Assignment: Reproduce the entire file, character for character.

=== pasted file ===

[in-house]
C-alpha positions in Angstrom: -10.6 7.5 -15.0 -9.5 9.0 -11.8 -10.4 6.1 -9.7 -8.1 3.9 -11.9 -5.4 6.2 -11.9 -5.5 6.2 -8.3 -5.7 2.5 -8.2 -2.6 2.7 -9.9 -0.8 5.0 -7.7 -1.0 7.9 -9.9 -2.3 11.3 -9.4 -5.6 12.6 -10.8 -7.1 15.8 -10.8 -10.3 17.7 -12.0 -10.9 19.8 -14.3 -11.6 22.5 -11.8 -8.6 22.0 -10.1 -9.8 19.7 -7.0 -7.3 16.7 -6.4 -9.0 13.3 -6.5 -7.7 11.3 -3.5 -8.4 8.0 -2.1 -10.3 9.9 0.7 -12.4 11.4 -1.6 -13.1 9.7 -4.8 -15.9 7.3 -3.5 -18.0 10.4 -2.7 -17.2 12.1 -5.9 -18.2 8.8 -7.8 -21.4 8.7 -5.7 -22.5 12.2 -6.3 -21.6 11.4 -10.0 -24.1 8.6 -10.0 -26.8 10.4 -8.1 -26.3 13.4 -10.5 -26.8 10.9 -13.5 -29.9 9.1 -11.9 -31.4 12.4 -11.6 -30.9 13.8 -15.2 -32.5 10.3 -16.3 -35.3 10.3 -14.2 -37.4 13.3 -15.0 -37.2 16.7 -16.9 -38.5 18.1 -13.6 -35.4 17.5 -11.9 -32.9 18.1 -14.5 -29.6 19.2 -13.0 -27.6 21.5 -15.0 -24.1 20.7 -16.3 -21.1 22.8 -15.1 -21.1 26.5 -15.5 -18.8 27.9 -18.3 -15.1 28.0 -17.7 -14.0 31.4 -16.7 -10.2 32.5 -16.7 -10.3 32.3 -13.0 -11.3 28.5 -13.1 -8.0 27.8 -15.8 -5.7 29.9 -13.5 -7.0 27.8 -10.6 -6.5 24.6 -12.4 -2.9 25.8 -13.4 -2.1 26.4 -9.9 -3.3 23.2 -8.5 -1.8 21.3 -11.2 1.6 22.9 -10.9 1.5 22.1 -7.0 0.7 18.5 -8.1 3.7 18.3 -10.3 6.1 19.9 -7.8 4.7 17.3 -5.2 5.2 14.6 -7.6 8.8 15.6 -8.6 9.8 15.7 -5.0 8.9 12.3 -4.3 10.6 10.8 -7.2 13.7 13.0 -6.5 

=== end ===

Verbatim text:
[in-house]
C-alpha positions in Angstrom: -10.6 7.5 -15.0 -9.5 9.0 -11.8 -10.4 6.1 -9.7 -8.1 3.9 -11.9 -5.4 6.2 -11.9 -5.5 6.2 -8.3 -5.7 2.5 -8.2 -2.6 2.7 -9.9 -0.8 5.0 -7.7 -1.0 7.9 -9.9 -2.3 11.3 -9.4 -5.6 12.6 -10.8 -7.1 15.8 -10.8 -10.3 17.7 -12.0 -10.9 19.8 -14.3 -11.6 22.5 -11.8 -8.6 22.0 -10.1 -9.8 19.7 -7.0 -7.3 16.7 -6.4 -9.0 13.3 -6.5 -7.7 11.3 -3.5 -8.4 8.0 -2.1 -10.3 9.9 0.7 -12.4 11.4 -1.6 -13.1 9.7 -4.8 -15.9 7.3 -3.5 -18.0 10.4 -2.7 -17.2 12.1 -5.9 -18.2 8.8 -7.8 -21.4 8.7 -5.7 -22.5 12.2 -6.3 -21.6 11.4 -10.0 -24.1 8.6 -10.0 -26.8 10.4 -8.1 -26.3 13.4 -10.5 -26.8 10.9 -13.5 -29.9 9.1 -11.9 -31.4 12.4 -11.6 -30.9 13.8 -15.2 -32.5 10.3 -16.3 -35.3 10.3 -14.2 -37.4 13.3 -15.0 -37.2 16.7 -16.9 -38.5 18.1 -13.6 -35.4 17.5 -11.9 -32.9 18.1 -14.5 -29.6 19.2 -13.0 -27.6 21.5 -15.0 -24.1 20.7 -16.3 -21.1 22.8 -15.1 -21.1 26.5 -15.5 -18.8 27.9 -18.3 -15.1 28.0 -17.7 -14.0 31.4 -16.7 -10.2 32.5 -16.7 -10.3 32.3 -13.0 -11.3 28.5 -13.1 -8.0 27.8 -15.8 -5.7 29.9 -13.5 -7.0 27.8 -10.6 -6.5 24.6 -12.4 -2.9 25.8 -13.4 -2.1 26.4 -9.9 -3.3 23.2 -8.5 -1.8 21.3 -11.2 1.6 22.9 -10.9 1.5 22.1 -7.0 0.7 18.5 -8.1 3.7 18.3 -10.3 6.1 19.9 -7.8 4.7 17.3 -5.2 5.2 14.6 -7.6 8.8 15.6 -8.6 9.8 15.7 -5.0 8.9 12.3 -4.3 10.6 10.8 -7.2 13.7 13.0 -6.5 